Much of Britain’s wildlife is on the brink of dying out, warns conservationists.
Its flora and fauna is being systematically destroyed by toxic pollution, climate change and relentless farming.
Over the last 40 years 13 per cent of animal and plant populations have vanished.
Experts say 133 species have disappeared from Britain’s shores since 1500.
And some of the country’s best loved wildlife is still in danger of vanishing, says the State of Nature Report.
Sixty years there was an estimated 35 million hedgehogs in the UK.
That number now stands at a mere 1.5 million.
The report says butterfly numbers have dropped 17 per cent, and moths are down 25 per cent.
More than 26 per cent of mammals are at risk.
The Wild Cat and Greater Mouse-eared Bat are “teetering on the edge” of disappearing.
Thousands of acres of habitats have gone to development.
And pollution causes problems for natural areas such as streams and rivers.
More than 70 wildlife organisations worked with Government agencies on the far-reaching report.
Data on 700 species of land, freshwater and sea animals, fish, birds, butterflies and moths reveals that 41 per cent have seen populations decline since 1970.
On a brighter note, 26 per cent have increased and 33 per cent have seen slight change.
The report highlights the return of red kites, bitterns, large blue butterflies and beavers to Britain.
Wildlife photographer Geoff White in Newark, Nottinghamshire, said:
“I’ve been photographing wildlife for the last 40 years and have witnessed a noticeable decline.
“Unless more is done many species are in danger of disappearing.
“Action must be taken, and taken now.”
Daniel Hayhow, lead author, said:
“We know more about the UK’s wildlife than any other country on the planet, and what it is telling us should make us sit up and listen.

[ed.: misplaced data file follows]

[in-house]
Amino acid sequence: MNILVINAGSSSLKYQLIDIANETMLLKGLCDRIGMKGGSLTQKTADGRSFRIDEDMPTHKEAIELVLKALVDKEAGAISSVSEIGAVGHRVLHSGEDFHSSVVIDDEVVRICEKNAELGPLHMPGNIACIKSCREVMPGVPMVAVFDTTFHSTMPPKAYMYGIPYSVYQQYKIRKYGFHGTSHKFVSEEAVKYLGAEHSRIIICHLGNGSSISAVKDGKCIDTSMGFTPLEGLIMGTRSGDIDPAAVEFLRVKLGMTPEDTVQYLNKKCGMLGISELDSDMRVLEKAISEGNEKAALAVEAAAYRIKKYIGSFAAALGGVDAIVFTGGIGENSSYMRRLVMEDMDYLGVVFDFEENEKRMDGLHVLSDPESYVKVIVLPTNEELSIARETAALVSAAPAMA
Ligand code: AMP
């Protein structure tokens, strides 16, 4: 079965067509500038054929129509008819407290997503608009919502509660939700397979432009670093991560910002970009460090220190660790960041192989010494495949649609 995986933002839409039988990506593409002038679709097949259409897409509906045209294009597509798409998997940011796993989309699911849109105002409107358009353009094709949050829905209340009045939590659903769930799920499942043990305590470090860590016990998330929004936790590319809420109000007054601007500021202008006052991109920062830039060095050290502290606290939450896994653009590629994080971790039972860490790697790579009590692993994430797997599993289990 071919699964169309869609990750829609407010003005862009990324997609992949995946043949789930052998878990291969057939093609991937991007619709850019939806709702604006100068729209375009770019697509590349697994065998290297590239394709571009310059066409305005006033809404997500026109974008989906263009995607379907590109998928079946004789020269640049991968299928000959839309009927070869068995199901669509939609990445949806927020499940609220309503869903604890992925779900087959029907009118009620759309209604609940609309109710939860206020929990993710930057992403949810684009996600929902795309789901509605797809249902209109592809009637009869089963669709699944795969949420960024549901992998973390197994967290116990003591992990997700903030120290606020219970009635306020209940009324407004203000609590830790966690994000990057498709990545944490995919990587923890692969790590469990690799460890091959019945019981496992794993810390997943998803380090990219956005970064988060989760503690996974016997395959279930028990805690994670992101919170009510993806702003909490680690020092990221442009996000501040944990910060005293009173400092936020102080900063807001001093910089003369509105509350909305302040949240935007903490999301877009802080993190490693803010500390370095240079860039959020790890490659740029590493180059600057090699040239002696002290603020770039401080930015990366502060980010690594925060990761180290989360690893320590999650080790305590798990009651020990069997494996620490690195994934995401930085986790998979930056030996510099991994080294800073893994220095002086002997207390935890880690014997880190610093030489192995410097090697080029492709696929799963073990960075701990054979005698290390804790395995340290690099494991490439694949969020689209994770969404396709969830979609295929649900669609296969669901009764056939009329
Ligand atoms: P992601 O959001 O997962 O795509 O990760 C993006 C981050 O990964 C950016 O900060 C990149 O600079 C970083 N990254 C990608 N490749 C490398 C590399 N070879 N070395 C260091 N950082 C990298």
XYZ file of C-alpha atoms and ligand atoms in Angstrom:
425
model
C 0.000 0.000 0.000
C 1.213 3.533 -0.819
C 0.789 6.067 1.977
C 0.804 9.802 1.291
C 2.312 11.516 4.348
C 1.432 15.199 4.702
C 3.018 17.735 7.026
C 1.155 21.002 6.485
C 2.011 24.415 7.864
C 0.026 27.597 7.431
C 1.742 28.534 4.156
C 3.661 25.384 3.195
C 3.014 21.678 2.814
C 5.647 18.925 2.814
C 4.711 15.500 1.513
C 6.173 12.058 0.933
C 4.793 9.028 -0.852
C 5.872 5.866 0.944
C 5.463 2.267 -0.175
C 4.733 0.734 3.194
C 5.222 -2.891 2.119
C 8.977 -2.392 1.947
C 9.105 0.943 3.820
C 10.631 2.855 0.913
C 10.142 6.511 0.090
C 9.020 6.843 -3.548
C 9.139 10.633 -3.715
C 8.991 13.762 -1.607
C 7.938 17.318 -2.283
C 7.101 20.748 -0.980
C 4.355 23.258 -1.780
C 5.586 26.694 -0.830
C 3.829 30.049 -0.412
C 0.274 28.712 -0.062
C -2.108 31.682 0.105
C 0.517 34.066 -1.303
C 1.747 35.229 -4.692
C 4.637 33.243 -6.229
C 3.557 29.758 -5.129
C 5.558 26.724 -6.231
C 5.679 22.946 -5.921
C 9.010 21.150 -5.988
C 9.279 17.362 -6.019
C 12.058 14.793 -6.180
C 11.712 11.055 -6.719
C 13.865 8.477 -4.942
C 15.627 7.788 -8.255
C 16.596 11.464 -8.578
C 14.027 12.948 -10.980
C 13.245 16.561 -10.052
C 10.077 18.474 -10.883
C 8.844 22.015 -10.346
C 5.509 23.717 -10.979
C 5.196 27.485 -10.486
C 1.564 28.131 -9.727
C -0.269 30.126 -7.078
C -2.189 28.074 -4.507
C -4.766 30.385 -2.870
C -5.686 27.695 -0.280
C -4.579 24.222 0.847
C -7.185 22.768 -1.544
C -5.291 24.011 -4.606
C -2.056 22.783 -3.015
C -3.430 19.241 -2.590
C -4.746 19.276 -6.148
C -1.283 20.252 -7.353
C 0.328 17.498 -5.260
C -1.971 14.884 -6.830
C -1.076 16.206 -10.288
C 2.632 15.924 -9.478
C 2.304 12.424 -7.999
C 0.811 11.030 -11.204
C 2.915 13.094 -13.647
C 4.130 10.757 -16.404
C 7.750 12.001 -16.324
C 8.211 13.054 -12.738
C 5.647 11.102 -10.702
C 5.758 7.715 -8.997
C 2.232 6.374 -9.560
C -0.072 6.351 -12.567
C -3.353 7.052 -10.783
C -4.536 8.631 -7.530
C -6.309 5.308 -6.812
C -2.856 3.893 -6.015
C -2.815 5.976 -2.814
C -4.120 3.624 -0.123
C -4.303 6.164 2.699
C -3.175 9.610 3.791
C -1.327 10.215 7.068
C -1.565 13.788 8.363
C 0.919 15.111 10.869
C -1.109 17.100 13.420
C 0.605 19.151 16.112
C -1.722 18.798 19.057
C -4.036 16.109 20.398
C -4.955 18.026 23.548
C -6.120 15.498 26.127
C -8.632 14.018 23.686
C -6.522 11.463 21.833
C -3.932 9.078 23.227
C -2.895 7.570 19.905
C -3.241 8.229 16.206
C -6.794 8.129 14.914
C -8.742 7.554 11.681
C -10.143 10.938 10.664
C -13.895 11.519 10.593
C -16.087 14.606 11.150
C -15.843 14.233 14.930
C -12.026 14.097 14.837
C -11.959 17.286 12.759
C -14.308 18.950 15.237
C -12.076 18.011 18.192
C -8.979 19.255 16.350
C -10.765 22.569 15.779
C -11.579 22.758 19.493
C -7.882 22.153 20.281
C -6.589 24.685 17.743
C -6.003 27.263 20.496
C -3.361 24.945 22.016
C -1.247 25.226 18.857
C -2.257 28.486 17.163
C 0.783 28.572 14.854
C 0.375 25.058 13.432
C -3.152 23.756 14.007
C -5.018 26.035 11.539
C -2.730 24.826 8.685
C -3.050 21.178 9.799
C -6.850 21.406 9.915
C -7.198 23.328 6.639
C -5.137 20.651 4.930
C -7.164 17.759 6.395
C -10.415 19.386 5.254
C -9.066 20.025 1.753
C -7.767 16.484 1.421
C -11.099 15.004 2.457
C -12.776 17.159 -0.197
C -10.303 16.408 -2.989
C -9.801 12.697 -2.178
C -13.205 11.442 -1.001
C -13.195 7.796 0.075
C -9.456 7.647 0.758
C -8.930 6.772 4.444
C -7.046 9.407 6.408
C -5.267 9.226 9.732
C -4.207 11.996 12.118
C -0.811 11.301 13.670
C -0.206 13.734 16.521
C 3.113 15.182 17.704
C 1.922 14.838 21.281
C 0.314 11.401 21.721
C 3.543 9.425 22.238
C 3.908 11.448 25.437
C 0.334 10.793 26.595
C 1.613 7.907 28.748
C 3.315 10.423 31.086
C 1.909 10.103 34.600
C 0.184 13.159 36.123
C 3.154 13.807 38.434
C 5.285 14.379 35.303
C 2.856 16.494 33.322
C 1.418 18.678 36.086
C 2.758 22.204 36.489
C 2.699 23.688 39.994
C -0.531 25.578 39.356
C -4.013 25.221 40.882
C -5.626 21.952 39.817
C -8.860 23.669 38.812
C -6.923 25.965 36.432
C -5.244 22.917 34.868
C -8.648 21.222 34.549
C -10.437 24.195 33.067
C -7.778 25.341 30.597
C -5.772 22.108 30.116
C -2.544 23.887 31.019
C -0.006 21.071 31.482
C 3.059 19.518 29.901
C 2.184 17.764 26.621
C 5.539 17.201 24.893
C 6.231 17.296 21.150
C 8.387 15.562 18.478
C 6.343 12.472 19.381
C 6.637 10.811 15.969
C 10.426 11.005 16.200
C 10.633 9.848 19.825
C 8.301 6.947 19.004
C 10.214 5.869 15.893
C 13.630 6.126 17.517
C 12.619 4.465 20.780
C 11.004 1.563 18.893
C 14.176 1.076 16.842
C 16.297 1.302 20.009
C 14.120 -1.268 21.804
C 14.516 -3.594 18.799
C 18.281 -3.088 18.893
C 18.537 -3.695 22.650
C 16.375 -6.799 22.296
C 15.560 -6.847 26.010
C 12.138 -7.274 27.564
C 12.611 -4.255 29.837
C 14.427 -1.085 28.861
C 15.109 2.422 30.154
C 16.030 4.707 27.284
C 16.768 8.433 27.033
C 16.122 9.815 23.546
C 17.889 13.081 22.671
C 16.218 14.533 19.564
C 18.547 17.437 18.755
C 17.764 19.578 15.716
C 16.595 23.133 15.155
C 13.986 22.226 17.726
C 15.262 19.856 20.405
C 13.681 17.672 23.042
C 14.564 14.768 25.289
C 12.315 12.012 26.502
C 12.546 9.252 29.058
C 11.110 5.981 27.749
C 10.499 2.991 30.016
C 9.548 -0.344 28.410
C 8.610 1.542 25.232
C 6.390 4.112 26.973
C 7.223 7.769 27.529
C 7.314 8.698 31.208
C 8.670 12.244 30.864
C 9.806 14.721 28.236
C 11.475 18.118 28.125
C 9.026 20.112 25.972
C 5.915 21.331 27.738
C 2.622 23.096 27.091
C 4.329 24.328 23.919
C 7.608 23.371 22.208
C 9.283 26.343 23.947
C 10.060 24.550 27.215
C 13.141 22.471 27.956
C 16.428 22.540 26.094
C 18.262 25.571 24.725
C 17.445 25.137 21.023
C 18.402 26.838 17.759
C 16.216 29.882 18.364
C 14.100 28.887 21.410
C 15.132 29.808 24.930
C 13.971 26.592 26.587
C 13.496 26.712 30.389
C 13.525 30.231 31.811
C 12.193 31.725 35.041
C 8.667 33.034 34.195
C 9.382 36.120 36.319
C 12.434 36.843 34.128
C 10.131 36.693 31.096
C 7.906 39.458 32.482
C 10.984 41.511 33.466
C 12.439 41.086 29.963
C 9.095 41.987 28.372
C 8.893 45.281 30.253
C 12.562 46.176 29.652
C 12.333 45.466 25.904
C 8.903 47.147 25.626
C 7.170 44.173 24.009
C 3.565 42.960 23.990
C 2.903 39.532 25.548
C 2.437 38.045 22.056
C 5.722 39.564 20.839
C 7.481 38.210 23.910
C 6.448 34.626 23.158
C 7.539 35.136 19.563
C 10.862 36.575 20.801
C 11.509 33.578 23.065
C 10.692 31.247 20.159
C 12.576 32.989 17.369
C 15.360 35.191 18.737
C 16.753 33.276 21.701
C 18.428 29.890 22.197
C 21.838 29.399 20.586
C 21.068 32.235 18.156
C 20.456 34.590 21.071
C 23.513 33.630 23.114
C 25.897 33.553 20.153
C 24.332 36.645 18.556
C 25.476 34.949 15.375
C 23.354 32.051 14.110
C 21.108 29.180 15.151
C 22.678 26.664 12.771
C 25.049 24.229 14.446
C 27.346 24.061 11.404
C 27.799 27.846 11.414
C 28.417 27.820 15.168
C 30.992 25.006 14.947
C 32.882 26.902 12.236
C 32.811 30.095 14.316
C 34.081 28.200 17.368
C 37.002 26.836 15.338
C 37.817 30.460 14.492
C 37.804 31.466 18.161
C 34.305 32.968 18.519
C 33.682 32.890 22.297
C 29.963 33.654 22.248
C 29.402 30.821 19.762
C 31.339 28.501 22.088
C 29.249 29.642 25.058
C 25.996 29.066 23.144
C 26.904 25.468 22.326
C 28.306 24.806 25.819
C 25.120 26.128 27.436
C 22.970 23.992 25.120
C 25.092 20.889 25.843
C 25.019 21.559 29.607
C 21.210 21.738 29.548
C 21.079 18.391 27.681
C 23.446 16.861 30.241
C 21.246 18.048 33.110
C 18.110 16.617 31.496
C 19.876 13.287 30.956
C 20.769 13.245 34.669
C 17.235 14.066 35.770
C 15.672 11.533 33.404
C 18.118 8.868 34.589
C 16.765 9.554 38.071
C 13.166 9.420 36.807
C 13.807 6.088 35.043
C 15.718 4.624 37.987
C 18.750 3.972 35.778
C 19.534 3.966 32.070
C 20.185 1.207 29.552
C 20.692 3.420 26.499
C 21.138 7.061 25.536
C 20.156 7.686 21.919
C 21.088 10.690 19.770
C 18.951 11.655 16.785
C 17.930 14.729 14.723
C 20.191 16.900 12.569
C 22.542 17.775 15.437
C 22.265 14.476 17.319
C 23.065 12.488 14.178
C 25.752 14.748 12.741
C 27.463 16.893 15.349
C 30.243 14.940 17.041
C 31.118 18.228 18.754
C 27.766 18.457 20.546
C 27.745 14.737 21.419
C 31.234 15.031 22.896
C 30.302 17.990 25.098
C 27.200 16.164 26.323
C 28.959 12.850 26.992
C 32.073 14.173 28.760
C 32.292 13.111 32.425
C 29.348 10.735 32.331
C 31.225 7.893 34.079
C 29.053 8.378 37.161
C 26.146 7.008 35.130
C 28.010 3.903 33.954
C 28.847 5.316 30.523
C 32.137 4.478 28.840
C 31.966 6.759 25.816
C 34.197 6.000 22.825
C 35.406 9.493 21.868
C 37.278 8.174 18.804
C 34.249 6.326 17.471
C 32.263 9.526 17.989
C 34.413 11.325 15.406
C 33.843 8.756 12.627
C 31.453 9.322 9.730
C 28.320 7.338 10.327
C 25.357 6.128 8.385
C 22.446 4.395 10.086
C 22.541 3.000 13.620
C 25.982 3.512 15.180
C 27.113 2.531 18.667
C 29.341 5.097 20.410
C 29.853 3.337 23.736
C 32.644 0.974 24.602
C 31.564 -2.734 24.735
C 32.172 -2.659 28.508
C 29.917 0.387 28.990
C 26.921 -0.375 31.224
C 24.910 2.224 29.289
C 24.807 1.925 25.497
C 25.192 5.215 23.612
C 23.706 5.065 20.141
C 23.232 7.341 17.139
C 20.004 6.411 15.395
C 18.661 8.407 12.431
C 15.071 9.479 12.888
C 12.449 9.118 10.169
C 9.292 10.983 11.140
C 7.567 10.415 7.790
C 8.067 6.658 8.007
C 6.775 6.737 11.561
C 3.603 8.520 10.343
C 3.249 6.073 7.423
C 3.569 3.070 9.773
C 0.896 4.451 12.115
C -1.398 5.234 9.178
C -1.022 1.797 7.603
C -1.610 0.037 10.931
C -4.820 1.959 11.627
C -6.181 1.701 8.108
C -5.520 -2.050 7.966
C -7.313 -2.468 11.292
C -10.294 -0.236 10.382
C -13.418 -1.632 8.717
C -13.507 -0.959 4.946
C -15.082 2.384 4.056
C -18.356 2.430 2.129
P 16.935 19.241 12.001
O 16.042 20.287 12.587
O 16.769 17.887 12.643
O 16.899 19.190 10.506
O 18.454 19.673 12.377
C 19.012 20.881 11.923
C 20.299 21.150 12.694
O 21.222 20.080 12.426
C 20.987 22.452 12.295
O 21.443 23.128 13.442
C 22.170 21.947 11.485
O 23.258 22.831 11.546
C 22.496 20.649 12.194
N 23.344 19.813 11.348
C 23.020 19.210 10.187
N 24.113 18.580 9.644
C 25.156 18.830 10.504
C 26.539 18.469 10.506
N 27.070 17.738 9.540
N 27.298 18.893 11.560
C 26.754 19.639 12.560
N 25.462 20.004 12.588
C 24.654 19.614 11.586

“We need to respond more urgently across the board if we are to put nature back where it belongs.’
Rosie Hails, from the National Trust, said:
“We are now at a crossroads when we need to pull together with actions rather than words, to stop and reverse the decline of those species at risk, as well as protecting and creating new habitats in which they can thrive.”
Tony Juniper, chairman of Natural England, said:
“This report is a wake-up call.
“More needs to be done to achieve the ambitions of the Government’s 25-year environment plan to reverse nature’s decline so that our children can experience and benefit from a richer natural environment.”
Environment Secretary Theresa Villiers said:
“We value our species and ecosystems in their own right, but they also contribute to our wellbeing and economic prosperity.
“Our Environment Bill will contain ambitious measures to address the biggest environment priorities of our age, including restoring and enhancing nature for generations to come.”